At first some politicians said doing so would be logistically impossible, but the Mexican people have been so insistent that now every party has agreed to “donate” their money. One of the candidates, Andrés Manuel López Obrador, says he agrees, but that he won’t give the money back to “the corrupt Treasure Ministry.” Even though it did nottake long for politicians to agree on the initiative, it has taken a long time to decide how it will be implemented. A functionary from the Electoral Institute said that Morena, a party founded by the demagogue López Obrador, and PRI, the president’s party, are more worried about being perceived as catalysts than cooperating to actually make the initiative work.
It is easy in this environment to be opportunists, but Mexicans are not buying it. The people are demanding their tax money back, arguing that you can’t “donate” something that didn’t belong to you. They are right, but there is a problem with the initiative. It would privatize the elections and that would mean only the richest people could fund a campaign. Some analysts like Sabina Berman propose that the entire campaign is based on ideas spread through the internet. That proposal also entails some problems because not all of Mexico has access to the internet, and even though online politics can make powerful progress, it can also spread a lot of lies fed by trolls. Kumamoto´s bill still sounds appealing to me. Even though it would raise 4,000 million less than the other initiative, it would prevent the privatization of elections. Maybe we should rush to push that initiative and suggest to cut the budget even more than what it was initially proposed.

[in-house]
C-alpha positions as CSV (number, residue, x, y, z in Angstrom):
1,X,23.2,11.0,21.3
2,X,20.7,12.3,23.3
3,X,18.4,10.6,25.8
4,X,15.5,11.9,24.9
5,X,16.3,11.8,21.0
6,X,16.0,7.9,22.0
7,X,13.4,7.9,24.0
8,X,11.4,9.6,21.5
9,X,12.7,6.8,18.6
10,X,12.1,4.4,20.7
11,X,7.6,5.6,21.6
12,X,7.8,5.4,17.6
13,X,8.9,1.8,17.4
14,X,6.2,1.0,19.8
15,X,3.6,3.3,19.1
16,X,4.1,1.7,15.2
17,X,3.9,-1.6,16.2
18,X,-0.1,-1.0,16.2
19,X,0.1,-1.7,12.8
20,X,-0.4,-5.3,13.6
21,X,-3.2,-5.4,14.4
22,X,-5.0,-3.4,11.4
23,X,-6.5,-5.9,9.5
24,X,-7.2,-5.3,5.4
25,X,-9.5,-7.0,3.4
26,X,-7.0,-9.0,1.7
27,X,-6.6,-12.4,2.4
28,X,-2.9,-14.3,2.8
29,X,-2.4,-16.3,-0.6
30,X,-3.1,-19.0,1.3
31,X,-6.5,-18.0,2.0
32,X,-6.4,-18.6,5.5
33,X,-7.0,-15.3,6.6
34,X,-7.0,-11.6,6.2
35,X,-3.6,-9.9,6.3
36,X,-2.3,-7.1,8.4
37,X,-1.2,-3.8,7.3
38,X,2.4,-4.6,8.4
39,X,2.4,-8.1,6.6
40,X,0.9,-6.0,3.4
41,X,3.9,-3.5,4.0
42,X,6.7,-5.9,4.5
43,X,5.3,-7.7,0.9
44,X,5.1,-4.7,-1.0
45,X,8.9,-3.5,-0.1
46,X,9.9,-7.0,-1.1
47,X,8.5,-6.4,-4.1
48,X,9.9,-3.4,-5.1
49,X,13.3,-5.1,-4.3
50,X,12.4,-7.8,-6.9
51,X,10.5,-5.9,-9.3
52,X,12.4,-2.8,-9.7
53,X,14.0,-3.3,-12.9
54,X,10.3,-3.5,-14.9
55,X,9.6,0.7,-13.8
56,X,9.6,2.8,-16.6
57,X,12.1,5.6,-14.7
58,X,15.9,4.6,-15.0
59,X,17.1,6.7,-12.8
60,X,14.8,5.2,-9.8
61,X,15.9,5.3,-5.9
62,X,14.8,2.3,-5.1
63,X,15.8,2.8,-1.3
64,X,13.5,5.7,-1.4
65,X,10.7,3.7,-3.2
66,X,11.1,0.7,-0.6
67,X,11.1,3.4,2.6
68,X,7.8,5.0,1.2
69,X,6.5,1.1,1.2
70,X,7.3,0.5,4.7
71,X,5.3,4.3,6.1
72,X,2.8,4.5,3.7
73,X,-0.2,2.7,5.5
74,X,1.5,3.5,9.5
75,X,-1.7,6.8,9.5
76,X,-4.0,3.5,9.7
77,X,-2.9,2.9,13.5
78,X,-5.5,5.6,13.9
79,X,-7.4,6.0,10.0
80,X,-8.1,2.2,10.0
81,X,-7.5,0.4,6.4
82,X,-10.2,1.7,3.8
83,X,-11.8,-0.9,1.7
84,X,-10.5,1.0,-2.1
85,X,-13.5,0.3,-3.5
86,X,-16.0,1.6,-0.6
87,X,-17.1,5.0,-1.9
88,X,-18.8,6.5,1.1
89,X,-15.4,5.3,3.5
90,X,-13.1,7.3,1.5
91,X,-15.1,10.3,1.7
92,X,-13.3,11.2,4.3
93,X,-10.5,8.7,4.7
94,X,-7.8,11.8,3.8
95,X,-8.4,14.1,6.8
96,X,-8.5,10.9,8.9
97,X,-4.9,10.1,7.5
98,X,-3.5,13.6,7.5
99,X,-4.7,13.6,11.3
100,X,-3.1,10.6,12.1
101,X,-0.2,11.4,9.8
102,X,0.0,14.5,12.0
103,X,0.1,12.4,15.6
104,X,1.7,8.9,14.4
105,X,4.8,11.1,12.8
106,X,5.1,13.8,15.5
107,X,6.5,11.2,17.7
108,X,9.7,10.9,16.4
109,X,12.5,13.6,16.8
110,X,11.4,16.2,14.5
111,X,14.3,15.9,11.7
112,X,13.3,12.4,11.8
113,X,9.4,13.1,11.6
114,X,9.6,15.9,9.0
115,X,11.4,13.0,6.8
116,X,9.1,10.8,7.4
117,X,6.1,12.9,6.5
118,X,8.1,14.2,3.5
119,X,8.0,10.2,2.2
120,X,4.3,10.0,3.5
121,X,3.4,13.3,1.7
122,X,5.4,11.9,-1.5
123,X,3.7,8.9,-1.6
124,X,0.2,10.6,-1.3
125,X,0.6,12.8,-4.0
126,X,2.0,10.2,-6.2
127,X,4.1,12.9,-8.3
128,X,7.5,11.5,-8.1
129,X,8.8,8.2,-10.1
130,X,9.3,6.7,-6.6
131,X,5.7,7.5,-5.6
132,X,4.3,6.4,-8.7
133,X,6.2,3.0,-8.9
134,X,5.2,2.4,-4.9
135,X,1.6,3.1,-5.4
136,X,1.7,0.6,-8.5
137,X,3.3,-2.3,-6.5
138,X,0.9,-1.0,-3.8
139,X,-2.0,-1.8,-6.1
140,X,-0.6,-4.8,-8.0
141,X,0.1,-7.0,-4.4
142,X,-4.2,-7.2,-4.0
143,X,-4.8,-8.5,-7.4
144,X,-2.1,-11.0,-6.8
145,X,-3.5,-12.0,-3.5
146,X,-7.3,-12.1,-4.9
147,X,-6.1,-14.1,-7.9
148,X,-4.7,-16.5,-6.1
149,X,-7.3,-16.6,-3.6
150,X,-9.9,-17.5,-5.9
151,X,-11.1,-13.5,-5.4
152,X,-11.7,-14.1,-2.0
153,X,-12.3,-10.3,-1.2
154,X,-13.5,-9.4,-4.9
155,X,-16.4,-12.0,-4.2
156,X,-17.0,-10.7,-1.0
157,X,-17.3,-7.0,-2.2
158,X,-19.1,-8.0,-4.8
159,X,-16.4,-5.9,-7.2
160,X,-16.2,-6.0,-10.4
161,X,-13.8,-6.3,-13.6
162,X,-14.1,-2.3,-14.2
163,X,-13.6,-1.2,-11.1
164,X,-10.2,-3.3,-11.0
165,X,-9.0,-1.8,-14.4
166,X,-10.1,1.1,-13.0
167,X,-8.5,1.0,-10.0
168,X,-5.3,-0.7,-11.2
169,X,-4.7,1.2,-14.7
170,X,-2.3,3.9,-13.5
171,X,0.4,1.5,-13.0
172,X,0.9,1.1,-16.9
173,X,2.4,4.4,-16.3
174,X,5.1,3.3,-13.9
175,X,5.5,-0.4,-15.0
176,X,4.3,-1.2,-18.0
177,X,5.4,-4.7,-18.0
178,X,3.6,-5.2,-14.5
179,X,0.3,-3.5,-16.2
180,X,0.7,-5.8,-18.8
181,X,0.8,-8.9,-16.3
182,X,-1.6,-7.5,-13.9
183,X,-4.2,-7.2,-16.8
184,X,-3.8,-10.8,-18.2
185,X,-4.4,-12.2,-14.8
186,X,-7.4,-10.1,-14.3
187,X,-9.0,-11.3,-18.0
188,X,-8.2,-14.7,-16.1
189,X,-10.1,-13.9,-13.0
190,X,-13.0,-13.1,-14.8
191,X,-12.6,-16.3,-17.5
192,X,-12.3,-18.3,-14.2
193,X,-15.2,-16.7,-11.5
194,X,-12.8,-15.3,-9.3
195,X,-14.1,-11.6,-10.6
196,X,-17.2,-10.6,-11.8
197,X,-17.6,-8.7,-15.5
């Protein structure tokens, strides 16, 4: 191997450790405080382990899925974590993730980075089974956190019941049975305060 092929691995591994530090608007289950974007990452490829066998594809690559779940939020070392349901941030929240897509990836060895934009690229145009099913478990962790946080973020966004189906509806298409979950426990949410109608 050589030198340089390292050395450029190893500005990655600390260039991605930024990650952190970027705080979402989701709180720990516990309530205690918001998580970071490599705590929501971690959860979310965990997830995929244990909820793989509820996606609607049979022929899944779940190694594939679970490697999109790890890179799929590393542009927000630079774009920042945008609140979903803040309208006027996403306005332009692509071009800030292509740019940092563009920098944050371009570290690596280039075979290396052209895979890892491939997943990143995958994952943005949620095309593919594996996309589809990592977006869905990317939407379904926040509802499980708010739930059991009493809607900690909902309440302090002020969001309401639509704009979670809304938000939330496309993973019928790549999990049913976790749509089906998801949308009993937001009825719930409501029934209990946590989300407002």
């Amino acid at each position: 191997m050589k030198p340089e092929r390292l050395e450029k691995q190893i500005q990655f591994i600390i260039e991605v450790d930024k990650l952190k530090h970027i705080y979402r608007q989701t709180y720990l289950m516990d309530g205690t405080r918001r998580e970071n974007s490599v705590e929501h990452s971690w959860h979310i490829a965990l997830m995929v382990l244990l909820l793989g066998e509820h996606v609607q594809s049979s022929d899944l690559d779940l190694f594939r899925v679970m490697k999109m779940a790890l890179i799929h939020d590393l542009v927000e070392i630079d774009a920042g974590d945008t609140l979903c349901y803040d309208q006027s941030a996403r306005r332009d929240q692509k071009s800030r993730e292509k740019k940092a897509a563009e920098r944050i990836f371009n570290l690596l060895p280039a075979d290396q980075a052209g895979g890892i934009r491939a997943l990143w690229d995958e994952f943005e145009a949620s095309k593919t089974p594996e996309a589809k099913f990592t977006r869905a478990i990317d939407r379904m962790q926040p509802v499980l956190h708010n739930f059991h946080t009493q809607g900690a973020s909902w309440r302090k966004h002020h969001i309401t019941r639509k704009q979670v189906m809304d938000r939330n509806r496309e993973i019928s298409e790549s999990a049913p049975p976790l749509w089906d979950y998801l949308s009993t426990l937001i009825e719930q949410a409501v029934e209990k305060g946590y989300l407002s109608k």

The amounts of solidarity and civil participation are inspiring, but to have a real political influence, the movement must become more organized. Hierarchy is not necessarily required, but the challenge now is to find a way to canalize all the energy and support in a way that benefits us all. This new awareness of what ordinary people can do in the public sphere will definitely have an impact in the presidential election, as long as we don’t fall back into our routines, forgetting that all of our country, not just the people in the damaged zones, needs our help and our committed participation.
Once the state of emergency passes, we should question the corruption of contractors, the precarious situation that Central American migrants that helped in rescue brigades face, the sexism and exploitation that led to the deaths of working class women in a sweatshop, the centralism that made us care about the disaster only because it affected Mexico City, the 50% or higher poverty rate that all the states affected have, and the bias in mainstream media that led it to only highlight light-skinned volunteers. We must address these flaws in Mexico’s foundation, or our cities will continue to fall down.